Chilesaurus may be missing link between plant eaters and meat eaters, researchers say
TUESDAY, Aug. 15, 2017 (HealthDay News) -- A odd-looking vegetarian dinosaur named Chilesaurus could be the "missing link" between the plant eaters and meat eaters of its time, researchers report.
The dinosaur, named after Chile, the country of its discovery, has mystified scientists. For instance, its head looks like that of a carnivore, but instead of sharp teeth it had the flat teeth that are typically used to chew plants.
"Chilesaurus almost looks like it was stitched together from different animals, which is why it baffled everybody," said study co-author Matthew Baron, a graduate student at University of Cambridge in England.
Baron and his colleagues came to their conclusions about the role of the Chilesaurus in the dinosaur family tree after analyzing hundreds of bits of data about the anatomy of early dinosaurs.
Scientists first described the Chilesaurus in 2015. They say it lived about 150 million years ago, during the late Jurassic period. Its odd appearance -- it looked like a raptor while it only ate plants -- made it hard for scientists to determine its place in dinosaur evolution.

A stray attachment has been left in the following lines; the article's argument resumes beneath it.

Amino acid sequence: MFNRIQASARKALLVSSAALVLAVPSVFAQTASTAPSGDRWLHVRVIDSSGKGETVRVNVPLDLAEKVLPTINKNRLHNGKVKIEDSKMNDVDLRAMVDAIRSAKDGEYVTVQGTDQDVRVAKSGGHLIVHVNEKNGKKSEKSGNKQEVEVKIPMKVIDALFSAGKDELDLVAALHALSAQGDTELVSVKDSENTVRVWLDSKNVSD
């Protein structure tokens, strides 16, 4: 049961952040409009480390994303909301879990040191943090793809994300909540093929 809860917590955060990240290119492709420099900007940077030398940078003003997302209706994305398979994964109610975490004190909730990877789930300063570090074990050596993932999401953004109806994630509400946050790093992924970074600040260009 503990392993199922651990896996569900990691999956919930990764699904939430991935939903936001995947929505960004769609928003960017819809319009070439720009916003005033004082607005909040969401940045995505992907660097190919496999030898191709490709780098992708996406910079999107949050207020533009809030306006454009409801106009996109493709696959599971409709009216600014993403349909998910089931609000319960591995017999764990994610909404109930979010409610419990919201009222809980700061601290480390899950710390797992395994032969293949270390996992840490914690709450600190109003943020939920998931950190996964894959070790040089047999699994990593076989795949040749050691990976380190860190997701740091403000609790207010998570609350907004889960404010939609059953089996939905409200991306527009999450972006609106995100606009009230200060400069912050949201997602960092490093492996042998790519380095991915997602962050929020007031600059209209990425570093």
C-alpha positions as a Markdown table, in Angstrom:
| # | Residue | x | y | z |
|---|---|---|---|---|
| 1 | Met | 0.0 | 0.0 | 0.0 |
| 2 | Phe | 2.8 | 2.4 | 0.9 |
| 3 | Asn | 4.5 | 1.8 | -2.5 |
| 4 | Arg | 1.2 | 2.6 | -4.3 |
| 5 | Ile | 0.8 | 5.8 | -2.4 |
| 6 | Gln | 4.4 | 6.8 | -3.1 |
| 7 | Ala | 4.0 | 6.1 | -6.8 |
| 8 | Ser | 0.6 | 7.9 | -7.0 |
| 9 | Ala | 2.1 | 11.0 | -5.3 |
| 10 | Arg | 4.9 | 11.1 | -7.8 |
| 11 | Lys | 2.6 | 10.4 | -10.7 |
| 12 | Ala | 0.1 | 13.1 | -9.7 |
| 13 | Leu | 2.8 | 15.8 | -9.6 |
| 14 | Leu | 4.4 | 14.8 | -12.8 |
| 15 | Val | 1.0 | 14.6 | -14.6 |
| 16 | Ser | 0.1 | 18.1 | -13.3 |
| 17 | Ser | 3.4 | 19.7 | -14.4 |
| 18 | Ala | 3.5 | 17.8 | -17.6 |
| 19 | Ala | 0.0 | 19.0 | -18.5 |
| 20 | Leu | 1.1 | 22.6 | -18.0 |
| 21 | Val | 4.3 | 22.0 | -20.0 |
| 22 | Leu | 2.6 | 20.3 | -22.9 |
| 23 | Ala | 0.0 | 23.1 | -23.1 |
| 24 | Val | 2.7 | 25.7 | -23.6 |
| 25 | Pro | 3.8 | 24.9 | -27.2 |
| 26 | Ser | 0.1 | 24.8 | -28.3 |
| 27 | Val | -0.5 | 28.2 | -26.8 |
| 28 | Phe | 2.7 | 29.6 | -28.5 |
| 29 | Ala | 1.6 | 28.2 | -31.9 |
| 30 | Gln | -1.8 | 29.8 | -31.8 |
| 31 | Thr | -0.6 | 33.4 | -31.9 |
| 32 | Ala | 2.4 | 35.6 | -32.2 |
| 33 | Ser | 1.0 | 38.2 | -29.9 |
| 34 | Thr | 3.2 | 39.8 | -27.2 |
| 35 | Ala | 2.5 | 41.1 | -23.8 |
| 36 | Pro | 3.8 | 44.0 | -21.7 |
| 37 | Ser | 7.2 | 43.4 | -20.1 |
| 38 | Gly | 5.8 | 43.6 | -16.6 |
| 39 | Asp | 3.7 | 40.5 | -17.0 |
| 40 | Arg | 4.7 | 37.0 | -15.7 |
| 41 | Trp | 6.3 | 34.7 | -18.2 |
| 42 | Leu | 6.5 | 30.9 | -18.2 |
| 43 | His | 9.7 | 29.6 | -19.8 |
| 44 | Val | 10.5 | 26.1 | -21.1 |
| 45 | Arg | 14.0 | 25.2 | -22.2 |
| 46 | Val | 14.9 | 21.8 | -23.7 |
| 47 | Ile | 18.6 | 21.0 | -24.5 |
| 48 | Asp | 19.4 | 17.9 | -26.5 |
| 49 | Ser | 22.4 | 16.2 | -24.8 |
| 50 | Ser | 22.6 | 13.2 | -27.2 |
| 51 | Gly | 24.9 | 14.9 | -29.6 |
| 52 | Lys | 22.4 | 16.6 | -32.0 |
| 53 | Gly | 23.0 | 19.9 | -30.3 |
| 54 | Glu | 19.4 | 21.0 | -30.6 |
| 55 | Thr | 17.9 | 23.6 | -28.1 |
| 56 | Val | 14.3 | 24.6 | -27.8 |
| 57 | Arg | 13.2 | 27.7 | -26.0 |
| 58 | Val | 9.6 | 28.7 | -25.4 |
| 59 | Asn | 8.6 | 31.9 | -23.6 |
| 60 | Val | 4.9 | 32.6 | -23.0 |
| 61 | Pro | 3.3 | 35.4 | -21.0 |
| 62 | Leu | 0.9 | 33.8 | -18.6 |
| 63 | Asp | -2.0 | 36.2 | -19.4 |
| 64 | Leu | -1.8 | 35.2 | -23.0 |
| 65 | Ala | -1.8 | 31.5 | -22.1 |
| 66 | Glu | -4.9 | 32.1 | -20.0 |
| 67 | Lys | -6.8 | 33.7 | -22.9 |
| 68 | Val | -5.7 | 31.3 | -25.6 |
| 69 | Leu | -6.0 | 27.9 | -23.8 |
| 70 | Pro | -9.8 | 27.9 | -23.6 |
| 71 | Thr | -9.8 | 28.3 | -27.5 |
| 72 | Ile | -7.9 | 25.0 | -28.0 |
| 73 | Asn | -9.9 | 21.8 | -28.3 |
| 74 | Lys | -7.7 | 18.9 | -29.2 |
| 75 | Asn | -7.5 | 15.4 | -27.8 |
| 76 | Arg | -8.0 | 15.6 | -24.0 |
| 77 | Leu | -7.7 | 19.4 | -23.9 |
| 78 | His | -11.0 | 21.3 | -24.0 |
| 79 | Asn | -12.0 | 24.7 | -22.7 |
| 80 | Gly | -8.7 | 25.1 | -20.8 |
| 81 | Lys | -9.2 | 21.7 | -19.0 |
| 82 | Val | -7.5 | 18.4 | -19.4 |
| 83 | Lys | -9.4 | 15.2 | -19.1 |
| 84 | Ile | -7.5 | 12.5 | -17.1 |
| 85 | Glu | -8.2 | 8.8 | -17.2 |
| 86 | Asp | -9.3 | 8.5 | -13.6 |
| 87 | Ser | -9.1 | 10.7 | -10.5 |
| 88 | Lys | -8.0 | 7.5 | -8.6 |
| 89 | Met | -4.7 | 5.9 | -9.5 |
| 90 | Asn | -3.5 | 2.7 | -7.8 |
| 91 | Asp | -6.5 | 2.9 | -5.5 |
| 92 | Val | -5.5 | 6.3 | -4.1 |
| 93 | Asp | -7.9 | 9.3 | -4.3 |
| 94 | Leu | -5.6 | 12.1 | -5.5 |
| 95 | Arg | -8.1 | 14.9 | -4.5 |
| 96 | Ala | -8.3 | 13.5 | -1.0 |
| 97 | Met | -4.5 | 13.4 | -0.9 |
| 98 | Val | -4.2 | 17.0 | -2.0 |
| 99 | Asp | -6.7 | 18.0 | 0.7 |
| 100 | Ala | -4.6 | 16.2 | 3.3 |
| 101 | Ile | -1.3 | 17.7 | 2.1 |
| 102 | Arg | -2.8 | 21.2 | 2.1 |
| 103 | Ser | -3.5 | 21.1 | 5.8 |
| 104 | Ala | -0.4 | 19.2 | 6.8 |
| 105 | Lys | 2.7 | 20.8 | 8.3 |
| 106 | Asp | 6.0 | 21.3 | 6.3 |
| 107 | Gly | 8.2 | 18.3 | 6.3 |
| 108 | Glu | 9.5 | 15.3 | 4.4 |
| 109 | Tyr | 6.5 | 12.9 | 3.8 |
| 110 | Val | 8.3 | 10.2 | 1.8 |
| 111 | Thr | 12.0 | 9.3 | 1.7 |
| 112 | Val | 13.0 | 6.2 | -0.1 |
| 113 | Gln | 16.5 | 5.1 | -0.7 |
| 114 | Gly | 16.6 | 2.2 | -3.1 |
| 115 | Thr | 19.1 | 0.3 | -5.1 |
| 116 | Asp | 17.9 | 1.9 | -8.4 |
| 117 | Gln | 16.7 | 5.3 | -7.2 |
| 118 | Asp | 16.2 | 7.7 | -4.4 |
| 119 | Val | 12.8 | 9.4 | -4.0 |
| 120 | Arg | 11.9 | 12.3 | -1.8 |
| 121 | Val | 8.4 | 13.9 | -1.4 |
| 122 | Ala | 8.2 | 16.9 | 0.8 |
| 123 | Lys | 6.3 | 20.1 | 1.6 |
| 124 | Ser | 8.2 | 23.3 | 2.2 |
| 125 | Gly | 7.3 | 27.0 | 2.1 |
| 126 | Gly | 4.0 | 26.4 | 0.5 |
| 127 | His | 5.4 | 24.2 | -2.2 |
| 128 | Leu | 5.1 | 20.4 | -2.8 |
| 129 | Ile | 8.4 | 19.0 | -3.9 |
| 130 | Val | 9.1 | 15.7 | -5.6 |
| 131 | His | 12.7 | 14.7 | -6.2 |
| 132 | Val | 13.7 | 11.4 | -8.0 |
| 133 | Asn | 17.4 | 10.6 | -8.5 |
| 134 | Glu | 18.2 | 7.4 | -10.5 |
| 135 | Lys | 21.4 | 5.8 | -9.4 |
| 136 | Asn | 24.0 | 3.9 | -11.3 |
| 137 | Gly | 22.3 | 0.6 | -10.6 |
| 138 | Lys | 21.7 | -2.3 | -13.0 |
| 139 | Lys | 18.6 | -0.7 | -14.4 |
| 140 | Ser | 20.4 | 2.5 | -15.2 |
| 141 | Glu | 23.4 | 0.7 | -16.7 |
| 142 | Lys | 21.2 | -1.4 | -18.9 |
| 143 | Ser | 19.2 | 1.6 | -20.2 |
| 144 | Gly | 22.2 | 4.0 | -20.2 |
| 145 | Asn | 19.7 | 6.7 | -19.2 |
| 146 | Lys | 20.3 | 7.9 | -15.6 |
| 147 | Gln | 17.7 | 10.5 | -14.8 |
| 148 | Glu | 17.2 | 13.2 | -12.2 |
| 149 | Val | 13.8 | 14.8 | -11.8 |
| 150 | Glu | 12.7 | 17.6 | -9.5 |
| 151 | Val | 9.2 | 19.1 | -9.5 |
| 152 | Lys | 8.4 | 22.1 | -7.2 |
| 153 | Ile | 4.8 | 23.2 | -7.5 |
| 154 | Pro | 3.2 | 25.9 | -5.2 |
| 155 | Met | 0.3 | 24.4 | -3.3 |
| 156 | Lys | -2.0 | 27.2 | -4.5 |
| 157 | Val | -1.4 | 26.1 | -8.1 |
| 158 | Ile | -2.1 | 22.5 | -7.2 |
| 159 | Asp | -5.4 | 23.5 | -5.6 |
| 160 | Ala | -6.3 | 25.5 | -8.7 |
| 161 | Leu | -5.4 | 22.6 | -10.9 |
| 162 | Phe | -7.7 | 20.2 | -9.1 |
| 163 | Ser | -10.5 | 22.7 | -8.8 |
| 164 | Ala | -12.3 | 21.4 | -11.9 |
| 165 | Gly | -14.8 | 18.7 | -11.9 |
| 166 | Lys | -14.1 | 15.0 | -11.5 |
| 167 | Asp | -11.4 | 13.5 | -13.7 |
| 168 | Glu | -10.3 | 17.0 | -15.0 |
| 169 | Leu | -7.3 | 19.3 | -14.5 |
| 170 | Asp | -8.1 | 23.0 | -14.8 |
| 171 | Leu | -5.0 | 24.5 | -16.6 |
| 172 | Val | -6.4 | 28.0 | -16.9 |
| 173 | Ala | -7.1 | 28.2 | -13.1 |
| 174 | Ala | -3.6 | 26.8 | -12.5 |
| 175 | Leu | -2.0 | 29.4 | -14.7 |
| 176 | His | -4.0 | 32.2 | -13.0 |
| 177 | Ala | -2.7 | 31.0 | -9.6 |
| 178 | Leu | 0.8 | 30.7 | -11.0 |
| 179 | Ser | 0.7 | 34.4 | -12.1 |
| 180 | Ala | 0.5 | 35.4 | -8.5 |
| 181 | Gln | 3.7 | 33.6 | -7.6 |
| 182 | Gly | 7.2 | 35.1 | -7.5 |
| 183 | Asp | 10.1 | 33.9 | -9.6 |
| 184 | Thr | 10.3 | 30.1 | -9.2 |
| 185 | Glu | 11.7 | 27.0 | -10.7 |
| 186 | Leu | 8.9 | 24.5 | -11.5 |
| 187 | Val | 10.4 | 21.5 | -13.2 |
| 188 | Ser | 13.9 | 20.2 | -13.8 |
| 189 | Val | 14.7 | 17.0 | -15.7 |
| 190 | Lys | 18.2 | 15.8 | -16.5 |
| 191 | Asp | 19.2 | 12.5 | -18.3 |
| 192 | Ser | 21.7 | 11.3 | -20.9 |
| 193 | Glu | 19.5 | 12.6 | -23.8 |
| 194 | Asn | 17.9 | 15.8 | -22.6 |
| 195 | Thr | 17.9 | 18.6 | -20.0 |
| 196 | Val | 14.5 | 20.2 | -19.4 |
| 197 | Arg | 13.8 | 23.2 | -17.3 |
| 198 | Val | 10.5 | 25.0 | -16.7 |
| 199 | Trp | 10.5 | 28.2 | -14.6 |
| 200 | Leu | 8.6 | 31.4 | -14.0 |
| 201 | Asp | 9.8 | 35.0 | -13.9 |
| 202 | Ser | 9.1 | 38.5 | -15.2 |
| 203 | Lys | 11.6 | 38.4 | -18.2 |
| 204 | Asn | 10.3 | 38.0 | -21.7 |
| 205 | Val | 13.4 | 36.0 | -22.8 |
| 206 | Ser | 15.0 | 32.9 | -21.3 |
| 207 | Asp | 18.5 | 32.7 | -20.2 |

"Chilesaurus is one of the most puzzling and intriguing dinosaurs ever discovered," said study co-author Paul Barrett, of the Natural History Museum in London. "Its weird mix of features places it in a key position in dinosaur evolution and helps to show how some of the really big splits between the major groups might have come about."
Researchers say their findings will also help them better understand the origins of a group of dinosaurs known as Ornithischia. This group includes Stegosaurus and Triceratops, so-called "bird-hipped" dinosaurs that developed quasi-beaks for eating and bird-like hips.
But while Chilesaurus had bird-like hips, it did not have a beak, which is what makes it such an important find, the researchers explained.
"Before this, there were no transitional specimens. We didn't know what order these characteristics evolved in," Baron said in a Cambridge news release. "This shows that in bird-hipped dinosaurs, the gut evolved first, and the jaws evolved later. It fills the gap quite nicely."
The study was published Aug. 15 in the journal Biology Letters.
For more about dinosaurs, visit the American Museum of Natural History.